Not while the snow-shroud round dead earth is rolled, And naked branches point to frozen skies.— When orchards burn their lamps of fiery gold, The grape glows like a jewel, and the corn A sea of beauty and abundance lies, Then the new year is born. Look where the mother of the months uplifts In the green clearness of the unsunned West, Her ivory horn of plenty, dropping gifts, Cool, harvest-feeding dews, fine-winnowed light; Tired labor with fruition, joy and rest Profusely to requite. Blow, Israel, the sacred cornet! Call Back to thy courts whatever faint heart throb With thine ancestral blood, thy need craves all. The red, dark year is dead, the year just born Leads on from anguish wrought by priest and mob, what undreamed-of morn? For never yet, since on the holy height, The Temple’s marble walls of white and green Carved like the sea-waves, fell, and the world’s light Went out in darkness,—never was the year Greater with portent and with promise seen, Than this eve now and here. Even as the Prophet promised, so your tent Hath been enlarged unto earth’s farthest rim. To snow-capped Sierras from vast steppes ye went, Through fire and blood and tempest-tossing wave, For freedom to proclaim and worship Him, Mighty to slay and save. High above flood and fire ye held the scroll, Out of the depths ye published still the Word. No bodily pang had power to swerve your soul: Ye, in a cynic age of crumbling faiths, Lived to bear witness to the living Lord, Or died a thousand deaths. In two divided streams the exiles part, One rolling homeward to its ancient source, One rushing sunward with fresh will, new heart. By each the truth is spread, the law unfurled, Each separate soul contains the nation’s force, And both embrace the world. Kindle the silver candle’s seven rays, Offer the first fruits of the clustered bowers, The garnered spoil of bees. With prayer and praise Rejoice that once more tried, once more we prove How strength of supreme suffering still is ours For Truth and Law and Love.
We stand in the rain in a long line waiting at Ford Highland Park. For work. You know what work is—if you’re old enough to read this you know what work is, although you may not do it. Forget you. This is about waiting, shifting from one foot to another. Feeling the light rain falling like mist into your hair, blurring your vision until you think you see your own brother ahead of you, maybe ten places. You rub your glasses with your fingers, and of course it’s someone else’s brother, narrower across the shoulders than yours but with the same sad slouch, the grin that does not hide the stubbornness, the sad refusal to give in to rain, to the hours of wasted waiting, to the knowledge that somewhere ahead a man is waiting who will say, “No, we’re not hiring today,” for any reason he wants. You love your brother, now suddenly you can hardly stand the love flooding you for your brother, who’s not beside you or behind or ahead because he’s home trying to sleep off a miserable night shift at Cadillac so he can get up before noon to study his German. Works eight hours a night so he can sing Wagner, the opera you hate most, the worst music ever invented. How long has it been since you told him you loved him, held his wide shoulders, opened your eyes wide and said those words, and maybe kissed his cheek? You’ve never done something so simple, so obvious, not because you’re too young or too dumb, not because you’re jealous or even mean or incapable of crying in the presence of another man, no, just because you don’t know what work is.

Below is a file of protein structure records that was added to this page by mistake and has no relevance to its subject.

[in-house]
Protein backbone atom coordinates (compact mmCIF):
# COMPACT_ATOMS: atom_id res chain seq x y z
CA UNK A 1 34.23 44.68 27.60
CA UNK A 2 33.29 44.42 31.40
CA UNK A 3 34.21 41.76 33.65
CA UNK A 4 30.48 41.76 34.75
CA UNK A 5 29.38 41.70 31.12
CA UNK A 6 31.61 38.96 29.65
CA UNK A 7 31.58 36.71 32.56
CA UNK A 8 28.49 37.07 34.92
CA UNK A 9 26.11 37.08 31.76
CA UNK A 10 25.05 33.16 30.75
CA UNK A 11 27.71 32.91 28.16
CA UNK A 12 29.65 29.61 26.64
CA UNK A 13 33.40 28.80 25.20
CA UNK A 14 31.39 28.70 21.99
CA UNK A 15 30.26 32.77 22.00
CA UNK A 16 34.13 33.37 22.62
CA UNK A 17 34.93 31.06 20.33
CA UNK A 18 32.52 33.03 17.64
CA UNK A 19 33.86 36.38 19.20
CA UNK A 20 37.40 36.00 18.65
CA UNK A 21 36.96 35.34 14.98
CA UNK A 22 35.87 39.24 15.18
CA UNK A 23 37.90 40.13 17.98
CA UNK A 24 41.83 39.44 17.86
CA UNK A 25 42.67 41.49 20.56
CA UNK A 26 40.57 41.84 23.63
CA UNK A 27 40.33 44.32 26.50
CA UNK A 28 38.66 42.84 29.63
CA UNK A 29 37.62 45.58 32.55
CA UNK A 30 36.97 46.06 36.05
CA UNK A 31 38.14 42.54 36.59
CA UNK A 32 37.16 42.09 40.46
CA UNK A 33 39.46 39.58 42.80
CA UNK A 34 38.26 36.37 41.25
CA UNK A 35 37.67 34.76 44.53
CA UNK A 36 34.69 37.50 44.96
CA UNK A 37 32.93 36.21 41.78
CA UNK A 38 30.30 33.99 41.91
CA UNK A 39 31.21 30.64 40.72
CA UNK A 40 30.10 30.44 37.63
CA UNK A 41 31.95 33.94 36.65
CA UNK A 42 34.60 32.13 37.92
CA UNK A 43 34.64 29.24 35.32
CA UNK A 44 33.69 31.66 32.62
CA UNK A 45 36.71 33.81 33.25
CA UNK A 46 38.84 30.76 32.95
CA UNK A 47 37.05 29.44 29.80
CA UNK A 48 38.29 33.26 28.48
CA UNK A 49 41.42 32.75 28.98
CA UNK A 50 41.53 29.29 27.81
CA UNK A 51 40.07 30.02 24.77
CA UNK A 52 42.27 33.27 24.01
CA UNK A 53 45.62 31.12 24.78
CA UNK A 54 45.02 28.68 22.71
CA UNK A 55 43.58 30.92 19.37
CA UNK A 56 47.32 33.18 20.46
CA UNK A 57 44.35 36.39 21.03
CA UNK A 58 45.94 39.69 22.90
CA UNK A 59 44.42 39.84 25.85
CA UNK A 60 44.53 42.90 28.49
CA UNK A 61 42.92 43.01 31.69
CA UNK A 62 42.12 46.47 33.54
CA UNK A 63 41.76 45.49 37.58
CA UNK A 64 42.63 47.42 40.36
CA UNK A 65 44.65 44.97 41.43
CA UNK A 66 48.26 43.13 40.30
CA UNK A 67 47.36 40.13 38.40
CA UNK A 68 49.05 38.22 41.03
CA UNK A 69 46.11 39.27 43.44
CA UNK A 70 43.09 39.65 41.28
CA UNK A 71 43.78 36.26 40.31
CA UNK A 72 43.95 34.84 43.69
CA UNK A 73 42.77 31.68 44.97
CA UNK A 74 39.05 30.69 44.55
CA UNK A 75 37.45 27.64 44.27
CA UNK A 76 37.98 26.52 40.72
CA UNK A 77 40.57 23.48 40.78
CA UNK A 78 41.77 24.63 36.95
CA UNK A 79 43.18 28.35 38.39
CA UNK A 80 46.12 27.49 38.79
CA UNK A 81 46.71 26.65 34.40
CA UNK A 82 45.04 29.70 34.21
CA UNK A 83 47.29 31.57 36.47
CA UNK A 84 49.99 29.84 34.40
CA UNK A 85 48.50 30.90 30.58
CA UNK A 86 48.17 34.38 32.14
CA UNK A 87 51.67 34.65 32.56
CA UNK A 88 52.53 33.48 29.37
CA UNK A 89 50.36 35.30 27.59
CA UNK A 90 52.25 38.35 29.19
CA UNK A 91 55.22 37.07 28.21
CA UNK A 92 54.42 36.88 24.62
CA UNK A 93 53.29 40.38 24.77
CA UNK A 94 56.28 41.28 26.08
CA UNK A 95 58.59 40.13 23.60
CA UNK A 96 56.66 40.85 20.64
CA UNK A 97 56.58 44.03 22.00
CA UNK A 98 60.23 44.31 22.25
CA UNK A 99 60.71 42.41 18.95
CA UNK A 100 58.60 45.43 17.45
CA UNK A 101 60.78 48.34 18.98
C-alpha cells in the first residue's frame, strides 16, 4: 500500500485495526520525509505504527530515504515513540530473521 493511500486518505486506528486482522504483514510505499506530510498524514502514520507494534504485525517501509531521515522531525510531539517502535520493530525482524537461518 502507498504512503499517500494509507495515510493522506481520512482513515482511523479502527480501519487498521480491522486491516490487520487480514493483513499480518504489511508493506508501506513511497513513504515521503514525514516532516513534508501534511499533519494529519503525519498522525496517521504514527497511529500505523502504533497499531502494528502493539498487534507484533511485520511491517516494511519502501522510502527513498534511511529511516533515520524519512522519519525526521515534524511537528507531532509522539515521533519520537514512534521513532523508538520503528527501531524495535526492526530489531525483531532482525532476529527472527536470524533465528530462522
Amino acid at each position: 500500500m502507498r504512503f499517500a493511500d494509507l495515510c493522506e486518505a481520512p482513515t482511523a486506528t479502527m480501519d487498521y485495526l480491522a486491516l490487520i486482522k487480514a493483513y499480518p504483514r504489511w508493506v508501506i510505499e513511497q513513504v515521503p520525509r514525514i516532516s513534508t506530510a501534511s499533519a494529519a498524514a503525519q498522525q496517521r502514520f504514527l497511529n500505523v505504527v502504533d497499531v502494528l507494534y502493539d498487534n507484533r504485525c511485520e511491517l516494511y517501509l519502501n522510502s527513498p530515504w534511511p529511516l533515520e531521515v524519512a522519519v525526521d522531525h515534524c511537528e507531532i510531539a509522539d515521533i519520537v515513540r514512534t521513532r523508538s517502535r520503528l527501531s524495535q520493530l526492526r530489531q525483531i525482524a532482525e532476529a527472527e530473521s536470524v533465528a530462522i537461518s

You know you are truly alive when you’re living among lions Isak Dinesen
I never had a farm in Africa, nor was I at the hills of Ngong, and perhaps because I was a rebellious youth, I refused to read the book. Isak was a country on my mind, never a body skinny and consumed by the syphilis, an echoless shadow the grass cut through without any perceived musicality.
For years I held the book in my hand and my hands would tremble. I recall the rain falling over the prairies. If I closed my eyes I would see those men lingering at sunset, seen from that false luminosity that only the written page can give.
Death moved the doors. The lover or the money vanished like leaves. I never had a farm in Africa; I never felt the smell of coffee invading the rooms at sunrise. There were only lions occupying my sleep, their roaring was the only memorable thing as I awoke.